Roxanne Fetterman, a table attendant who has worked for more than 24 years at the Dining Room at the Inn, worked with Kristen Mikelonis and knows the family. "One time Teri was not feeling well so my friend Julie decided to help her make brownies, so nobody would miss out on them," Fetterman said. "We figured there would be a couple dozen. It was 18 dozen brownies! We had to dole out responsibilities to about 10 different people to make all the brownies that she usually makes by herself."

Last summer Mikelonis bought 90 boxes of brownie mix and thought she'd have enough to last through all eight home games. Yet, by the Iowa game on Sept. 26 she realized she was going to run out before the season ended.

At a minimum she bakes 18 dozen brownies, as she did for the 2009 Blue-White Game, but her baking quota has grown to 26 dozen brownies, all cooled, cut into squares and packed in several large aluminum-foil pans.

She begins her brownie routine on Wednesdays, rotating pans in and out of her kitchen's double oven. One Wednesday she found herself with one oven out of commission, and she insisted that the appliance repairman come that very day, to avoid a baking emergency. Thursdays are for cutting and packing the brownies. She's usually out the door by sunrise Friday to avoid traffic on the nearly four-hour route to State College.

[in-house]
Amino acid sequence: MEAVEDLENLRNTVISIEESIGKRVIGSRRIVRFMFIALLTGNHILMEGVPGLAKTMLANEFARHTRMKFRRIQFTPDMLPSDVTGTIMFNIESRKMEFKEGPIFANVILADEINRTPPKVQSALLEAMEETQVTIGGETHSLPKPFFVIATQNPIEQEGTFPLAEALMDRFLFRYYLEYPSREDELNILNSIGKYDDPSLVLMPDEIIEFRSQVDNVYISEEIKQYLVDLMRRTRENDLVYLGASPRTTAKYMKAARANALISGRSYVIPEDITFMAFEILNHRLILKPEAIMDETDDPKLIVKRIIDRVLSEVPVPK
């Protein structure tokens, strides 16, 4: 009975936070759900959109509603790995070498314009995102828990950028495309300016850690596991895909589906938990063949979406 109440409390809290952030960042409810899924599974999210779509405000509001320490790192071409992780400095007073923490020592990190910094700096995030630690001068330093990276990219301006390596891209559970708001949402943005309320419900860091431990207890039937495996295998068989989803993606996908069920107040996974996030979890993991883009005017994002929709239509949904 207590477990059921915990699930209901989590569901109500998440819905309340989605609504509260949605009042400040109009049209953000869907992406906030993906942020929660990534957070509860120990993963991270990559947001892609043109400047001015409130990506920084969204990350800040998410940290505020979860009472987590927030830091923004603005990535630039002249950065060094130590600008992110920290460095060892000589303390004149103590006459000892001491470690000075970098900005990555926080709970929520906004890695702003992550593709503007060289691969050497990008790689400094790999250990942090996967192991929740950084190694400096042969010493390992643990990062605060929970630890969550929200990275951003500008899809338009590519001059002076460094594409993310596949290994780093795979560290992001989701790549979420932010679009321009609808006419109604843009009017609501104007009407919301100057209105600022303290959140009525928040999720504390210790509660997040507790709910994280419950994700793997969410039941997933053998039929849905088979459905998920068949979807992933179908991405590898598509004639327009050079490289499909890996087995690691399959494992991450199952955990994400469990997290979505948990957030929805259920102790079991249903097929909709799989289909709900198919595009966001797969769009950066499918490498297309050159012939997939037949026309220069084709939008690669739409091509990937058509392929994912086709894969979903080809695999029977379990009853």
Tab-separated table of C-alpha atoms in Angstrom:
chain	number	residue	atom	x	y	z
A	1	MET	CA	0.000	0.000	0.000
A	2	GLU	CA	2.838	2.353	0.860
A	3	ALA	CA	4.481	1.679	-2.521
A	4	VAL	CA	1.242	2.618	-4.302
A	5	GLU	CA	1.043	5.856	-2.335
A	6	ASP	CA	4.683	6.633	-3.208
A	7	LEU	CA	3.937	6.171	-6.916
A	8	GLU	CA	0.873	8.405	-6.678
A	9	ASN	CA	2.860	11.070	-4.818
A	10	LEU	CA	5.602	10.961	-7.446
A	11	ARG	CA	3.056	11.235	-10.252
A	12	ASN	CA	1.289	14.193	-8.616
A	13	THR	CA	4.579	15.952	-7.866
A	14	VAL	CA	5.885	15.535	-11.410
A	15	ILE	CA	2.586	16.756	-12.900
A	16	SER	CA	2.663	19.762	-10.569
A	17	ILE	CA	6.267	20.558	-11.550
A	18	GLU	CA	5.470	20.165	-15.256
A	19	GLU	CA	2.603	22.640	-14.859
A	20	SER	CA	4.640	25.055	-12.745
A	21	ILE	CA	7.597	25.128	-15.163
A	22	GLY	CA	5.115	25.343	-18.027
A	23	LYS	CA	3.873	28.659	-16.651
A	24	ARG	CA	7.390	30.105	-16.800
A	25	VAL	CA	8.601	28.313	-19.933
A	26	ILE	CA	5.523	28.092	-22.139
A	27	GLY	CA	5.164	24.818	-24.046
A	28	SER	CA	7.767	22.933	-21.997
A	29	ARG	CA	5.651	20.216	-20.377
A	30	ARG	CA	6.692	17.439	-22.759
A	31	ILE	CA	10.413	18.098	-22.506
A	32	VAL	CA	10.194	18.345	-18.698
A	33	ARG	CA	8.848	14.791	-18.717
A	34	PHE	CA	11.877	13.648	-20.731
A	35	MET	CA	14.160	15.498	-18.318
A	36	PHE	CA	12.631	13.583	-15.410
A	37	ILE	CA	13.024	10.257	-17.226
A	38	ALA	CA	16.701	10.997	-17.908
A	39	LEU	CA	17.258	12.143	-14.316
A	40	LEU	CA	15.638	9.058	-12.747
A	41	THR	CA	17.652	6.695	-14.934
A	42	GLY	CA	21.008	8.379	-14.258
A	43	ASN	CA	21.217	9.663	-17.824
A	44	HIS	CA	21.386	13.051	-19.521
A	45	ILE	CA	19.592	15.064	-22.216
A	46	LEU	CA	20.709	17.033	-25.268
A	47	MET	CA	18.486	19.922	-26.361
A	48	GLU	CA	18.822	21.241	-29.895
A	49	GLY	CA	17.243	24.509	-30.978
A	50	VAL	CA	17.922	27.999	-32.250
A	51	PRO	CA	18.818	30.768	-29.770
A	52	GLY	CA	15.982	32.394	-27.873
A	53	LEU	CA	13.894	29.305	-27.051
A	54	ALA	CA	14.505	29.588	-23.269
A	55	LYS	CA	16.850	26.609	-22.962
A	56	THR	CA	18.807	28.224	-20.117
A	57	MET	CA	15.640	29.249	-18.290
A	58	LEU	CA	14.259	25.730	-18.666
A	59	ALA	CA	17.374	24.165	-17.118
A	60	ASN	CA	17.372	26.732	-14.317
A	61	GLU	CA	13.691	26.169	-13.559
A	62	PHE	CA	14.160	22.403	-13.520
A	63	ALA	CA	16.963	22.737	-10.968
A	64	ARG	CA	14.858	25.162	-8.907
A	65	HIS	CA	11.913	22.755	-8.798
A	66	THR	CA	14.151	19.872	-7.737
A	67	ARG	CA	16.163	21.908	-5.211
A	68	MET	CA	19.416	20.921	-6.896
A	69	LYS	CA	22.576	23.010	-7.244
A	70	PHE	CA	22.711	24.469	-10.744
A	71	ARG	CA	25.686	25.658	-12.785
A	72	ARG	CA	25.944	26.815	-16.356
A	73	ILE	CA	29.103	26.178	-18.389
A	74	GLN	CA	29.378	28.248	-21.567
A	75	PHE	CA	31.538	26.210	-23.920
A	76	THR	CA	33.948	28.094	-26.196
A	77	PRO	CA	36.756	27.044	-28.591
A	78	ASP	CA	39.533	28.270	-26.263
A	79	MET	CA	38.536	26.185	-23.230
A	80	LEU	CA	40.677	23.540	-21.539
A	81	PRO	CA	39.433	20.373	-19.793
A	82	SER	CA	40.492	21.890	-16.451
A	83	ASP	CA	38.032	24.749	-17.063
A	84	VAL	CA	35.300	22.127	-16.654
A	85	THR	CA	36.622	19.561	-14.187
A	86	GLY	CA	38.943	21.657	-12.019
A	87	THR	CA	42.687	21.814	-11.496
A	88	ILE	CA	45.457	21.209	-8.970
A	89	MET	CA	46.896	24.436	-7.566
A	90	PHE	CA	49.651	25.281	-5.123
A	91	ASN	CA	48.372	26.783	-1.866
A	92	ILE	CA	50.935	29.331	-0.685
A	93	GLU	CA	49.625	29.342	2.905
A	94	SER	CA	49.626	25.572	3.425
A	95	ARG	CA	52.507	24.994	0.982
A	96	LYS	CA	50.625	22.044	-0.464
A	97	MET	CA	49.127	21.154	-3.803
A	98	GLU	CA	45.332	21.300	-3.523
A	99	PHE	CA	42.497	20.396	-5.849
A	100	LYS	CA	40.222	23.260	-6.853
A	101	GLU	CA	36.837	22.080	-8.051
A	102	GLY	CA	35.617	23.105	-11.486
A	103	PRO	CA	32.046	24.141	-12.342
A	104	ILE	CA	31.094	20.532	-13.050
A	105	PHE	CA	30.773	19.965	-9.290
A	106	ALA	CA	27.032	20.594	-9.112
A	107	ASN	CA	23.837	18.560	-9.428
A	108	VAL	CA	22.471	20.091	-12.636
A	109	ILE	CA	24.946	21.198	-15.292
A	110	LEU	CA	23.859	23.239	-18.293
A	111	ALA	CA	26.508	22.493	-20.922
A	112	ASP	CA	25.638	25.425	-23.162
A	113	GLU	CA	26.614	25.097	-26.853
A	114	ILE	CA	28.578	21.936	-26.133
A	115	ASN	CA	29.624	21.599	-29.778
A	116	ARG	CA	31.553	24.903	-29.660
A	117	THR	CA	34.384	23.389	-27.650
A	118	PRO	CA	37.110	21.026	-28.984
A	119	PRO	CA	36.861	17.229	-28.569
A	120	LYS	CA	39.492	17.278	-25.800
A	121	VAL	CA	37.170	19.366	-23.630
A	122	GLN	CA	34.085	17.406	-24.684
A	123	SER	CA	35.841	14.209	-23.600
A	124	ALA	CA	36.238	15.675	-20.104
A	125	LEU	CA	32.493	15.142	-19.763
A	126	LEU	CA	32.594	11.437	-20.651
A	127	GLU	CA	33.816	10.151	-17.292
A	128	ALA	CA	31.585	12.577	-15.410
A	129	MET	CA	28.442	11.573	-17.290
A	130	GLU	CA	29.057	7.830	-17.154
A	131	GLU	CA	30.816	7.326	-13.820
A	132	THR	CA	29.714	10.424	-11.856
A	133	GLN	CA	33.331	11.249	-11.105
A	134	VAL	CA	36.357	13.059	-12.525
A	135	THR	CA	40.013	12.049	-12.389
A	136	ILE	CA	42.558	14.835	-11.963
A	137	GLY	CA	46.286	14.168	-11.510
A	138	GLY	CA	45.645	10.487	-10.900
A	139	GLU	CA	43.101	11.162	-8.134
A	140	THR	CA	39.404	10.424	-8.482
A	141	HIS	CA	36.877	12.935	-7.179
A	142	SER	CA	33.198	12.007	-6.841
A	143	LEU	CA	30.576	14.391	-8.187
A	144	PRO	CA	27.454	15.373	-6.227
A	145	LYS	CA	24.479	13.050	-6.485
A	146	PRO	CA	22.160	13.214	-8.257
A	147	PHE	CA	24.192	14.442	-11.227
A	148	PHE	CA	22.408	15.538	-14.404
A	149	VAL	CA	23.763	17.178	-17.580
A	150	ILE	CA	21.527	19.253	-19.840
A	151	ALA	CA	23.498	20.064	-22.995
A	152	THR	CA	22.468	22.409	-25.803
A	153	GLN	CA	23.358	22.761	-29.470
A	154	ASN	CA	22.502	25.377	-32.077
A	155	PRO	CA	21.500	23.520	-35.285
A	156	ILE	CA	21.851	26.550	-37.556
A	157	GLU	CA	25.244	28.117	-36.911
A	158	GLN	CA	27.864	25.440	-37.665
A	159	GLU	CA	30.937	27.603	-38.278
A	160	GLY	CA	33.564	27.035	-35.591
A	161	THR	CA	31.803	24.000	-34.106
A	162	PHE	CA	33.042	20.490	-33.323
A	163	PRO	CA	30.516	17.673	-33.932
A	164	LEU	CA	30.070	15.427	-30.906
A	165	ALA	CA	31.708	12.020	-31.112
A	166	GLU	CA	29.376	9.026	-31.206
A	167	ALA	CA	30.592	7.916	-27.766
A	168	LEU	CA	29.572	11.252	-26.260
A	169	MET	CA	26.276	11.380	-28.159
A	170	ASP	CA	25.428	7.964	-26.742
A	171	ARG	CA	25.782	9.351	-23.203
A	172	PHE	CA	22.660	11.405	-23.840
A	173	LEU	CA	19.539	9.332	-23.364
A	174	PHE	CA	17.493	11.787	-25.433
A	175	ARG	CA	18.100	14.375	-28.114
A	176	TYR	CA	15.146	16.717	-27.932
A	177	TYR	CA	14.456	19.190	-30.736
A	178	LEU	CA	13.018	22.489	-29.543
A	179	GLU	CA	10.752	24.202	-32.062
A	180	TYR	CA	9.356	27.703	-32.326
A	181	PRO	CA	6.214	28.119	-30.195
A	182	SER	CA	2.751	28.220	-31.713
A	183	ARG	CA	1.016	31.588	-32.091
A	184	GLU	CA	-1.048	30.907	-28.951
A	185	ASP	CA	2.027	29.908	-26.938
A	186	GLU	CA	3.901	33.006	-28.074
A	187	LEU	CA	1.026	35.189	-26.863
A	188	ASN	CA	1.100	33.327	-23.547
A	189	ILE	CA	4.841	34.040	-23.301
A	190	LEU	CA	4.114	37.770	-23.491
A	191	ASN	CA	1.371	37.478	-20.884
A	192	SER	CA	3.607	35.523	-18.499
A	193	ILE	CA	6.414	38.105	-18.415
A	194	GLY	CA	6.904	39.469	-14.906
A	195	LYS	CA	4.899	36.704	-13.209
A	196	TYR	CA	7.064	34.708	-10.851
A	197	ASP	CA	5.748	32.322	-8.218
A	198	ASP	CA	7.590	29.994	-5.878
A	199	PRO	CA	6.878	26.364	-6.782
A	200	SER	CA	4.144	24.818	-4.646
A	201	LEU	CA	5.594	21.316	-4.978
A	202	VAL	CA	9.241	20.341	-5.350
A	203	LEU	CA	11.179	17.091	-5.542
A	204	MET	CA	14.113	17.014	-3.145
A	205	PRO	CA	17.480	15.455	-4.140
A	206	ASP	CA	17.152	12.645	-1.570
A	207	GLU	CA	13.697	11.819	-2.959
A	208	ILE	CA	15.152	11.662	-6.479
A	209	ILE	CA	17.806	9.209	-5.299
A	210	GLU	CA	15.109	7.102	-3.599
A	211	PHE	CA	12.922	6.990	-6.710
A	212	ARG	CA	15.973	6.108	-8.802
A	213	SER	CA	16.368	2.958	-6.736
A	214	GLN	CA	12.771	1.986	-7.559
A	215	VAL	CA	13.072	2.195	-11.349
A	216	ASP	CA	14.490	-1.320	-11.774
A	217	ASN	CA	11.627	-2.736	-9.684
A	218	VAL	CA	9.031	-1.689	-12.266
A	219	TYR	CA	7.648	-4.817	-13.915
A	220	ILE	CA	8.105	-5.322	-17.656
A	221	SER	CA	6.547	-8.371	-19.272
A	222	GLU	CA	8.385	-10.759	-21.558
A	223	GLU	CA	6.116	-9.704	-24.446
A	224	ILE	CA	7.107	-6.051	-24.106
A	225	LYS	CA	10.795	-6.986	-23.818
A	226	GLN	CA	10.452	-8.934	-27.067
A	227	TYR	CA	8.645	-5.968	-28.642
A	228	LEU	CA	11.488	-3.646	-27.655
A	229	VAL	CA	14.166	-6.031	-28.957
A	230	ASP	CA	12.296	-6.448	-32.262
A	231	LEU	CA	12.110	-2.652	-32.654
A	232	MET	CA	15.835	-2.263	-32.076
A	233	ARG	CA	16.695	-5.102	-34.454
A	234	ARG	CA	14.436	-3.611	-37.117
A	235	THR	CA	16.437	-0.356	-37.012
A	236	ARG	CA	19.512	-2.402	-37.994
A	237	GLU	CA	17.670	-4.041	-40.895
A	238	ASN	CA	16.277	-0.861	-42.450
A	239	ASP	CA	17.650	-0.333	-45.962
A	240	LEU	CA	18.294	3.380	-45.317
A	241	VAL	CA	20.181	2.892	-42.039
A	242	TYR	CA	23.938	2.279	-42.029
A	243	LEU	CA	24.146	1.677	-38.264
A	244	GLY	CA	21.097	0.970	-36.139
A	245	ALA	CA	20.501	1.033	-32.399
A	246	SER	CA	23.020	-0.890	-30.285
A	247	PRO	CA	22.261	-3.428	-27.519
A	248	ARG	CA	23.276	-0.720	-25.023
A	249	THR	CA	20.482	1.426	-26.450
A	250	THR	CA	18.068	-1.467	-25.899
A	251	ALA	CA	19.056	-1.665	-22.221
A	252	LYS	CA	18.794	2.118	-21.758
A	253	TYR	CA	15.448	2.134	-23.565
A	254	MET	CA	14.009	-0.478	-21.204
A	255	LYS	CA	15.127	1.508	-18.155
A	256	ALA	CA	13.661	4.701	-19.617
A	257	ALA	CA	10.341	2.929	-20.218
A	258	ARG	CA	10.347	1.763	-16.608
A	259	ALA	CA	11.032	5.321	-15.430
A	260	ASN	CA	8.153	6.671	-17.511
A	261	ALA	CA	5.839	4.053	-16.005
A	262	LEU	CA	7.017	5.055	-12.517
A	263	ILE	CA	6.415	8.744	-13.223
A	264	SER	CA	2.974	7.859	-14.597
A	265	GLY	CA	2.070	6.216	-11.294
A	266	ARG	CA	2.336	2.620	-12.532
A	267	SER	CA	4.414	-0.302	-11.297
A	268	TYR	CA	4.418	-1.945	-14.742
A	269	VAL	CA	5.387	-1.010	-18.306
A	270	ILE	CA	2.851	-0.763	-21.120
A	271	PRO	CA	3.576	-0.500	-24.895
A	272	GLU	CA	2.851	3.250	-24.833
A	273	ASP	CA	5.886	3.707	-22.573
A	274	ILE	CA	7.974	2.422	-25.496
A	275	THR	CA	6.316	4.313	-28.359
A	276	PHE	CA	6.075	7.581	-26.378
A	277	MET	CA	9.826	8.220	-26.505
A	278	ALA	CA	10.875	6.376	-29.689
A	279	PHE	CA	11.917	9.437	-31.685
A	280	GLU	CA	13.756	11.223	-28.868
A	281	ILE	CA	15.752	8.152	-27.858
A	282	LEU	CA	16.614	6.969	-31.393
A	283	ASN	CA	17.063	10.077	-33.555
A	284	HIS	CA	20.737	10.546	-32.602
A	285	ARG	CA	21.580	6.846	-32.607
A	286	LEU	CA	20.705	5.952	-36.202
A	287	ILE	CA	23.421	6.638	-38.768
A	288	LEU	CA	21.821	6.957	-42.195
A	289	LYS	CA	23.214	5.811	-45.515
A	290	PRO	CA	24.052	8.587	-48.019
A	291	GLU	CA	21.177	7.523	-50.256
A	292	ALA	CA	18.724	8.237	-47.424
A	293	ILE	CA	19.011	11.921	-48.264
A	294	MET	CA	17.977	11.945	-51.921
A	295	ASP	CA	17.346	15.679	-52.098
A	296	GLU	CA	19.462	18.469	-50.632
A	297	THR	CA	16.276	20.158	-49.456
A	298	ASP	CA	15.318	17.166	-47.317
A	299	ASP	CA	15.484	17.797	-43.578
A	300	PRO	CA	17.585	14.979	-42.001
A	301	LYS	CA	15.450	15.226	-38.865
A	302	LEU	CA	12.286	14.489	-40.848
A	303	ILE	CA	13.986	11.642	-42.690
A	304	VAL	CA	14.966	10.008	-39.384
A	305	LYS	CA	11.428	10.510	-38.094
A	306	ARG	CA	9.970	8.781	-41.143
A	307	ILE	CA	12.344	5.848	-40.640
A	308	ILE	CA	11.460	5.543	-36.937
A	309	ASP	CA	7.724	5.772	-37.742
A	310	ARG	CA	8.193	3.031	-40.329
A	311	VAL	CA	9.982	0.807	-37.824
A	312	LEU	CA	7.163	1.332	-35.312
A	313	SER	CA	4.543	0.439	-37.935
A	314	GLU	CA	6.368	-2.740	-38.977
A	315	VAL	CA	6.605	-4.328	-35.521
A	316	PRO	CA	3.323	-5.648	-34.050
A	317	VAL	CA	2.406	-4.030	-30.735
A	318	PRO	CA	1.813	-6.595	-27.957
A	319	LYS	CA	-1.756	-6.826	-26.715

She has been told she doesn't have to bring the brownies, but she says she really wants to.

"It did start because people were so nice and I wanted to say thank you, and then it just kind of exploded!" she said with a chuckle. "I arrived one weekend and the Brownie Lady pin came about. Norm (Brown), who's in sales, and Roxanne gave it to me."

Being "pinned" as a special member of the staff formalized the nickname that most people already knew. In fact, in December 2008 during Penn State's Rose Bowl trip, it seemed Mikelonis was recognized in the Nittany Lion team hotel's lobby nearly as often as the players.

Mikelonis wears her Brownie Lady pin occasionally when she notices the Dining Room staff could use a helping hand before or after a busy shift, and she even has learned to fold cloth napkins. In short, she's not just an honorary employee, she's Penn State family.

Mikelonis simply shrugs off her extra effort with a typical smile. "It's just a fun thing for me to do and a simple way for me to say thank you."

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You don't have to be an alum to be a member of the Penn State Alumni Association; see http://www.alumni.psu.edu/.membership.default.htm for details.

  • 'Brownie Lady' Teri Mikelonis (notice her name badge) has befriended Roxanne Fetterman and other Penn State Hospitality Services staff as she delivers brownies on home Penn State football weekends as a gesture of gratitude for their hard work.

    IMAGE: Jill Shockey

(Media Contacts)

Last Updated November 18, 2010